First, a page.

Happy 60th anniversary to the local chapter of the National Society of the Daughters of the American Revolution!
Lucedale’s Declaration of Independence Chapter was formed in 1963. Its members have verified and documented their heritage to a revolutionary patriot or person who assisted in the effort for the American Colonies to declare freedom from Great Britain during the American Revolutionary War.
The late Carol Nelson Murphy organized the chapter and became its first Regent from 1963-1967. Murphy served as Mississippi’s State Regent from 1980-1983 and on the national level as Vice-President General from 1983-1986.
Other organizing members of the local chapter were: Doris McCaskey Bounds, Marie Sanders Cochran, Mary Johnson Dorsett, Carolyn Russell Evans, Mary Evelyn Dorsett Evans, Maxine Howard Goff, Mary Elsa Murphy Hocker, Beale McLeod Howard, Maud Durrett Johnson, Elizabeth Claredy Johnson, Stella Stephens Morgan, Fannie McLeod Pittman, Bernice Morgan Sellers, and Vera Louise Sellers Underwood. Of those founding members, three are still living including Mary Evelyn Evans who has remained an active, faithful member and chapter officer throughout the chapter’s history.
The public is invited to share in the chapter’s celebration on Friday, September 15, at the George County courthouse. A breakfast reception will begin at 8:30 a.m. followed by a brief program. The September 15 date was selected as a preliminary event to the observance of Constitution Week which begins Sunday, September 17, and runs through September 23. September 17 is the date the United States Constitution was drafted by the Constitutional Convention in 1787.
The National Society Daughters of the American Revolution is more commonly called the DAR. It dates back to October 11, 1890, during a time marked by a revival in patriotism and intense interest in the country’s beginnings. A group of pioneering women in the nation’s capital formed an organization to support this interest. The purpose of that original organization remains steadfast today. The three main objectives are historical preservation, education, and patriotism. Today the organization has more than 3,000 chapters across the United States as well as in foreign countries.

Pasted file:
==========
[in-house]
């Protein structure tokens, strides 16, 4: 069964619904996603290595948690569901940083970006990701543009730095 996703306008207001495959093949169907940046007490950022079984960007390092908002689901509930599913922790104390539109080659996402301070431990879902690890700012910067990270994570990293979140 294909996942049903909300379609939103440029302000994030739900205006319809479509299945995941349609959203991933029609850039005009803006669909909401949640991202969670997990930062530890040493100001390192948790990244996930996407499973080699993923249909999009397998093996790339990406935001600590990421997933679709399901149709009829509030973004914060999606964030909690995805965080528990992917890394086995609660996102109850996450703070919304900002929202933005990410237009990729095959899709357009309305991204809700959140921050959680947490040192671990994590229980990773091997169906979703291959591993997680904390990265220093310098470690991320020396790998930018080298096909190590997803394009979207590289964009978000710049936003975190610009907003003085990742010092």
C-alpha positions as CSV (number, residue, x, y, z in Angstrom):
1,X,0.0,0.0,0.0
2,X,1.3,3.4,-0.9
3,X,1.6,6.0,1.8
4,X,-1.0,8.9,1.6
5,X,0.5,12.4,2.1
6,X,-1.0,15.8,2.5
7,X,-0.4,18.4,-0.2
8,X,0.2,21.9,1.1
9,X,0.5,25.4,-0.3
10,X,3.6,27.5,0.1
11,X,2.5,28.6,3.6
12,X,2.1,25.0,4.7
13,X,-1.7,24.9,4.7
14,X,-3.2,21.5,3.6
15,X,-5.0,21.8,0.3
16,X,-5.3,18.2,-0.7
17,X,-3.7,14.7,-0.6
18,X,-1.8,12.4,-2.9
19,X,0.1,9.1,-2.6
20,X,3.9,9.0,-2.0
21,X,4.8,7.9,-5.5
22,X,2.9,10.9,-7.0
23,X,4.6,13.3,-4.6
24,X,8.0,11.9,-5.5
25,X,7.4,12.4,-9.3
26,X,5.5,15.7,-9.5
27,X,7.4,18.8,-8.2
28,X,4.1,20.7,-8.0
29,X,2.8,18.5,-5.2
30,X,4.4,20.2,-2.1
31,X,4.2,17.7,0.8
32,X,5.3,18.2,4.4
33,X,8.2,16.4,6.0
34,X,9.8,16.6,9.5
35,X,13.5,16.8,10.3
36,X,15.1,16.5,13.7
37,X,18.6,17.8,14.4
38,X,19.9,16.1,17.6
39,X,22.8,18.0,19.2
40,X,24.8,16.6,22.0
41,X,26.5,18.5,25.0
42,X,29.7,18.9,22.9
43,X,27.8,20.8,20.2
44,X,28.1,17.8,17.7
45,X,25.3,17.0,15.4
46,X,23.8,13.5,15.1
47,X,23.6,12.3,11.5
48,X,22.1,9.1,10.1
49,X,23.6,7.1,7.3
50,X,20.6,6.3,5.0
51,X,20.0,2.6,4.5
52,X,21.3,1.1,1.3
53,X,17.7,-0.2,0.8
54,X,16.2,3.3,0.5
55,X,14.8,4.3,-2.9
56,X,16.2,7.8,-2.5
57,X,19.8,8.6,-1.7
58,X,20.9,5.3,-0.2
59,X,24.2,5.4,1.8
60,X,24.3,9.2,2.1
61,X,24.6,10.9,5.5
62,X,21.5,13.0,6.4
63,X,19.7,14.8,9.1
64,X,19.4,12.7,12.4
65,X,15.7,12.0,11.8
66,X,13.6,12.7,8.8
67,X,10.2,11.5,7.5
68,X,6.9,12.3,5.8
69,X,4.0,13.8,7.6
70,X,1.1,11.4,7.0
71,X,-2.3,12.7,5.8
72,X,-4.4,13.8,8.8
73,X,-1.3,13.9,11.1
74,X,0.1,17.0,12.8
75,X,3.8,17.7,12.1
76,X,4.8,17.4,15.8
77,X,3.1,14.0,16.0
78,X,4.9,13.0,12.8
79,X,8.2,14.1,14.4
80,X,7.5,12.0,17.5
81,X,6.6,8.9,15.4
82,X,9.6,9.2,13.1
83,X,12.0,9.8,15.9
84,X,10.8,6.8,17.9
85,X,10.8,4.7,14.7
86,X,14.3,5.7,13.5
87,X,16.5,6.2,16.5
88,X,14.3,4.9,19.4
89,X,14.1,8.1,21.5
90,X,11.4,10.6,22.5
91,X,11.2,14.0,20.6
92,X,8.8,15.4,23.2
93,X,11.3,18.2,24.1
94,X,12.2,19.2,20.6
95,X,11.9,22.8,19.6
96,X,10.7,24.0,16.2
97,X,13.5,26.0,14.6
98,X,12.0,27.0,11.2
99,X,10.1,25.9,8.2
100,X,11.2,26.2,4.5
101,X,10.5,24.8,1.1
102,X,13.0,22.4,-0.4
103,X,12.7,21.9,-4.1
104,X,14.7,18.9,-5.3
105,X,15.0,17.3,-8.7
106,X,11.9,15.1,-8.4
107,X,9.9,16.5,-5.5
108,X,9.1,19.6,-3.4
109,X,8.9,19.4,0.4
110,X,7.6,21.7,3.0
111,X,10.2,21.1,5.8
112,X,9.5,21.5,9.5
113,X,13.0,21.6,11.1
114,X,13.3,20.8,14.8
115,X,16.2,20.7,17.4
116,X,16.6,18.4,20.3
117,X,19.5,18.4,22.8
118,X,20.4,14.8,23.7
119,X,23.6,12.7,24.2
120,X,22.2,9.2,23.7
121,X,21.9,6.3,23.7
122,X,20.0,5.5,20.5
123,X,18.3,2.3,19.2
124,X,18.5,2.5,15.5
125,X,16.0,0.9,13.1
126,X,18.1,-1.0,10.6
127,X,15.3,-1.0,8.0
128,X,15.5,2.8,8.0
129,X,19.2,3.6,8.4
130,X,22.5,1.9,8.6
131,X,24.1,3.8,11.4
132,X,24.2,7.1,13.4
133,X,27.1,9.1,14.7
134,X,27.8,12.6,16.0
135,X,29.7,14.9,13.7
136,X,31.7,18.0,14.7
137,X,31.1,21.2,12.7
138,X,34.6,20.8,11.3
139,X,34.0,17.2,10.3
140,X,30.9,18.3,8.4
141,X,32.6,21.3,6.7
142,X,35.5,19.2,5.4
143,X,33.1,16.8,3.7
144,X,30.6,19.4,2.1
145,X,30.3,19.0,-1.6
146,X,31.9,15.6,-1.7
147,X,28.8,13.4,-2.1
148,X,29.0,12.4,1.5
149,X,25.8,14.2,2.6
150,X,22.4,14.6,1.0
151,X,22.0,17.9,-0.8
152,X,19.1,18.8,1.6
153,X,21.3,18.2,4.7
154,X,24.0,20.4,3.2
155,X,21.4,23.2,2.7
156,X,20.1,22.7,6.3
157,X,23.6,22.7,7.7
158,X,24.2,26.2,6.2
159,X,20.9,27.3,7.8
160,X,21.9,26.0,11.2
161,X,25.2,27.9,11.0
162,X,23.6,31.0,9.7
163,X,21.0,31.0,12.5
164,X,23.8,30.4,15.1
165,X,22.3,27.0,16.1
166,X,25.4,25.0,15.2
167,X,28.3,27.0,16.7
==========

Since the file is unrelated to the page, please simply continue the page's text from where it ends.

Some of the projects in which DAR members participate to preserve cultural heritage include restoring and maintaining historical sites, locating and marking gravesites of American Revolution patriots, and preserving genealogical records, artifacts and historical documents. For example, the preservation of the historic George County courthouse in the 1970s was spearheaded by the local DAR. Mrs. Murphy and another dedicated DAR member, the late Lane Taylor, successfully promoted that project along with help from other chapter members. In the area of education, some of the projects in which members participate include supporting schools and providing scholarships and awards to outstanding students. Two awards given annually to George County students are the DAR Good Citizen Award and the Junior ROTC Award. For the patriotism objective, members volunteer for veterans’ projects, recognize the Constitution during Constitution Week, and participate in naturalization ceremonies. Locally, the Declaration of Independence Chapter sponsors Wreaths Across America in the Magnolia Cemetery. Tombstones of veterans are marked with live green wreaths tied with red bows in December. The chapter started that project last year and intends to make it an annual event.
To learn more about the DAR visit the national website at www.dar.org or better yet, join the local celebration on the morning of September 15!